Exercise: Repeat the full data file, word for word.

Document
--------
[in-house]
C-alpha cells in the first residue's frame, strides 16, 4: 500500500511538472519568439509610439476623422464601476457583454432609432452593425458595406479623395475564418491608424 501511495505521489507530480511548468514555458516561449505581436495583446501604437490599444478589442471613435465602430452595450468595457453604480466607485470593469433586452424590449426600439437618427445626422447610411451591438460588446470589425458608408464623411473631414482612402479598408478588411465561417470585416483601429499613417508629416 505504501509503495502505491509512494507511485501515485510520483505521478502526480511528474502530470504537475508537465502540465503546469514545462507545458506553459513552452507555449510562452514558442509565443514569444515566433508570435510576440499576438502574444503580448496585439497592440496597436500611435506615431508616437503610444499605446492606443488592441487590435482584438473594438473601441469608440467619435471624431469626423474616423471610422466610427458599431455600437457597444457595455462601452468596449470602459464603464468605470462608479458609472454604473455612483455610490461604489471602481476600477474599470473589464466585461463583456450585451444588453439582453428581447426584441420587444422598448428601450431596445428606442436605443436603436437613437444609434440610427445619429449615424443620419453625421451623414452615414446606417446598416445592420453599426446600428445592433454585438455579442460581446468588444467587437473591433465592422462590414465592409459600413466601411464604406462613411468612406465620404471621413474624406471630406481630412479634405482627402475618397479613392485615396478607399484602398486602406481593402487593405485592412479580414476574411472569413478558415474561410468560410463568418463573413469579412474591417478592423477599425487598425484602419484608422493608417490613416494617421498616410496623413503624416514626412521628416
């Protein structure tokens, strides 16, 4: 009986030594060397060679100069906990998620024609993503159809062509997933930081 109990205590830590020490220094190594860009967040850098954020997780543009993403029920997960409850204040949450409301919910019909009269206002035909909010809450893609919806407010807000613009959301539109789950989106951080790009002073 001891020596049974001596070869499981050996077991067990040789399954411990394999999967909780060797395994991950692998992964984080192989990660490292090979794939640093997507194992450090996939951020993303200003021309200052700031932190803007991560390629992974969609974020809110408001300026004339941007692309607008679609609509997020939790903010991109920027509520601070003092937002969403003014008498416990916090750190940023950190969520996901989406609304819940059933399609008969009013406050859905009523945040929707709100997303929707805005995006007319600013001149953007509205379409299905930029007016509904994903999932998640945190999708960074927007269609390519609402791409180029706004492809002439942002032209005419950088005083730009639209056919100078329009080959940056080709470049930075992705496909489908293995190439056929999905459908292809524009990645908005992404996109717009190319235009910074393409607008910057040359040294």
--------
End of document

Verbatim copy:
[in-house]
C-alpha cells in the first residue's frame, strides 16, 4: 500500500511538472519568439509610439476623422464601476457583454432609432452593425458595406479623395475564418491608424 501511495505521489507530480511548468514555458516561449505581436495583446501604437490599444478589442471613435465602430452595450468595457453604480466607485470593469433586452424590449426600439437618427445626422447610411451591438460588446470589425458608408464623411473631414482612402479598408478588411465561417470585416483601429499613417508629416 505504501509503495502505491509512494507511485501515485510520483505521478502526480511528474502530470504537475508537465502540465503546469514545462507545458506553459513552452507555449510562452514558442509565443514569444515566433508570435510576440499576438502574444503580448496585439497592440496597436500611435506615431508616437503610444499605446492606443488592441487590435482584438473594438473601441469608440467619435471624431469626423474616423471610422466610427458599431455600437457597444457595455462601452468596449470602459464603464468605470462608479458609472454604473455612483455610490461604489471602481476600477474599470473589464466585461463583456450585451444588453439582453428581447426584441420587444422598448428601450431596445428606442436605443436603436437613437444609434440610427445619429449615424443620419453625421451623414452615414446606417446598416445592420453599426446600428445592433454585438455579442460581446468588444467587437473591433465592422462590414465592409459600413466601411464604406462613411468612406465620404471621413474624406471630406481630412479634405482627402475618397479613392485615396478607399484602398486602406481593402487593405485592412479580414476574411472569413478558415474561410468560410463568418463573413469579412474591417478592423477599425487598425484602419484608422493608417490613416494617421498616410496623413503624416514626412521628416
């Protein structure tokens, strides 16, 4: 009986030594060397060679100069906990998620024609993503159809062509997933930081 109990205590830590020490220094190594860009967040850098954020997780543009993403029920997960409850204040949450409301919910019909009269206002035909909010809450893609919806407010807000613009959301539109789950989106951080790009002073 001891020596049974001596070869499981050996077991067990040789399954411990394999999967909780060797395994991950692998992964984080192989990660490292090979794939640093997507194992450090996939951020993303200003021309200052700031932190803007991560390629992974969609974020809110408001300026004339941007692309607008679609609509997020939790903010991109920027509520601070003092937002969403003014008498416990916090750190940023950190969520996901989406609304819940059933399609008969009013406050859905009523945040929707709100997303929707805005995006007319600013001149953007509205379409299905930029007016509904994903999932998640945190999708960074927007269609390519609402791409180029706004492809002439942002032209005419950088005083730009639209056919100078329009080959940056080709470049930075992705496909489908293995190439056929999905459908292809524009990645908005992404996109717009190319235009910074393409607008910057040359040294």